Henry, i hung in there pretty well until the last para. About all I got there was ‘T. Boone Pickens’. Your writings are similar to singing along with Willie Nelson, hard to follow. On this thing about the energy utilities. I just don;t like the government making winners and losers. Too much like a democracy. I like competition in industry. The better mousetrap wins the day, etc. erego an attempt at your last para. Our new 3rd Party would attempt to abolish all subsidies and all taxes for commercial entities. (but only after abolishing corporate personhood, money is free speech and routing all campaign contributions through the reorganized FEC) One would then expect some hungry, competetive industry to borrow a few bucks to build a 3GW plant and steal his competitors customers by offering a better price with clean energy as an extra-added attraction. Thus, begins the green revolution. Gov should keep their hands out of it to the extent possible. Although, some regulation of commerce is required, as in the situation we are now witness to. Also, we want a flat tax where income, and only income, is taxed at 17% for ALL except those below the poverty line. Our current tax system is not only biased toward the wealthy but, makes and breaks companies based on their ability to buy perks and loopholes.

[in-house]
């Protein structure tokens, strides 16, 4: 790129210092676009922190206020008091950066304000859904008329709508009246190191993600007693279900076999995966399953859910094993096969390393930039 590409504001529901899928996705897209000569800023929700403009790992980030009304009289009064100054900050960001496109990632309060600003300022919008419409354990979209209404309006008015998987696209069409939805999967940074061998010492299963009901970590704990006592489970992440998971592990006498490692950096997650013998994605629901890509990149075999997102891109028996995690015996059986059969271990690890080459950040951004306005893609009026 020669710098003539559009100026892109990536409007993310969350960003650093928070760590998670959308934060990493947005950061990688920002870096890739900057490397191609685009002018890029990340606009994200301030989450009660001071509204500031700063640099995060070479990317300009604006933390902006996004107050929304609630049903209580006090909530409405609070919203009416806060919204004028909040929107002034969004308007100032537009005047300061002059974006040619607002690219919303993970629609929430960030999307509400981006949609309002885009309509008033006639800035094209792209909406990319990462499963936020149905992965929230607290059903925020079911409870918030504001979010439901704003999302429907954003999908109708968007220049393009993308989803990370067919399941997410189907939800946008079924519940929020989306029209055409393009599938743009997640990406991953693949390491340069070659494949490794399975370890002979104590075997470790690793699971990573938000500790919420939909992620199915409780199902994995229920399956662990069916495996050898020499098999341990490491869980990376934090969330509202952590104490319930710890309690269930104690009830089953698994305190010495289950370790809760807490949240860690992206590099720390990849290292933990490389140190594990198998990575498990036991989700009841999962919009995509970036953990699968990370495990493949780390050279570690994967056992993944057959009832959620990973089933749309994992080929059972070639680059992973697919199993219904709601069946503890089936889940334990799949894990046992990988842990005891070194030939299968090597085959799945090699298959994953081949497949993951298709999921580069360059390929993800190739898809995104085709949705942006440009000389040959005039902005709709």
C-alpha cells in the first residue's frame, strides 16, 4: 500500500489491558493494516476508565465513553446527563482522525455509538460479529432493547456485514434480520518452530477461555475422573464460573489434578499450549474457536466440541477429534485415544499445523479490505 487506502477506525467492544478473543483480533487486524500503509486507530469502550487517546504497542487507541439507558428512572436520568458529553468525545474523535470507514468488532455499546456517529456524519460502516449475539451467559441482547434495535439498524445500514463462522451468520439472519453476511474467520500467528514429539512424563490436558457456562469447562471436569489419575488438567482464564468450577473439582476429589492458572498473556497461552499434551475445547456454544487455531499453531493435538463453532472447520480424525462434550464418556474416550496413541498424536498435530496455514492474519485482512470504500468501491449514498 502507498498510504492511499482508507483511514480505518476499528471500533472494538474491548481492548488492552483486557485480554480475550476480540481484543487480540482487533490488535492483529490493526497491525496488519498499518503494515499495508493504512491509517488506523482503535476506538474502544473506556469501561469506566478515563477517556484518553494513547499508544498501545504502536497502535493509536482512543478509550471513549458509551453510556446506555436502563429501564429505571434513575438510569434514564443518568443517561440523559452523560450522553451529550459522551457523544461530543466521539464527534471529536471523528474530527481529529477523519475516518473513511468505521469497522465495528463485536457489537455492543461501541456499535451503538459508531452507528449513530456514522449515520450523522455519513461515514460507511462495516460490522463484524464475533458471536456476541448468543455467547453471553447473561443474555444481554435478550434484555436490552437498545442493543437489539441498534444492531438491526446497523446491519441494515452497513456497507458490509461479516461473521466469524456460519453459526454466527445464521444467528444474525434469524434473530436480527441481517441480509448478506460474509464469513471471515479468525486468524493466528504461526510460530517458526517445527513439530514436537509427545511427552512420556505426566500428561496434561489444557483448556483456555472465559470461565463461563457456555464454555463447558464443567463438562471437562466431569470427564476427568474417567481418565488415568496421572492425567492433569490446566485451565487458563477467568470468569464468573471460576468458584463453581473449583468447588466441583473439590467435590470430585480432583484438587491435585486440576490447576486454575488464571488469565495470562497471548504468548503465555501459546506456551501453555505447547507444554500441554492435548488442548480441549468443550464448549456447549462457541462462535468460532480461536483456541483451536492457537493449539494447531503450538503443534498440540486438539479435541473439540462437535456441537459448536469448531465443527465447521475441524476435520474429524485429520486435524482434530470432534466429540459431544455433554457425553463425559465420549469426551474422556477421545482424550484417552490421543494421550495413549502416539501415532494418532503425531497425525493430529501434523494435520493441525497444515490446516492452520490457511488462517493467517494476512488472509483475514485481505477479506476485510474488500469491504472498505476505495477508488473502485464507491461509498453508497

Posted by: Roy Ellis at February 15, 2009 5:00 PM
Comment #275583

Roy,
Government/Society like Parents/Grandparents always establish limits, principles, and standards for Citizens/Children. Why? I do not know, but it is a Fact of Life. So why Potocol prevents me from explaing how President Obama and the 111th Congress holds the Authority to make America Energy Independent. The reason why can be found in Amerocas’ History.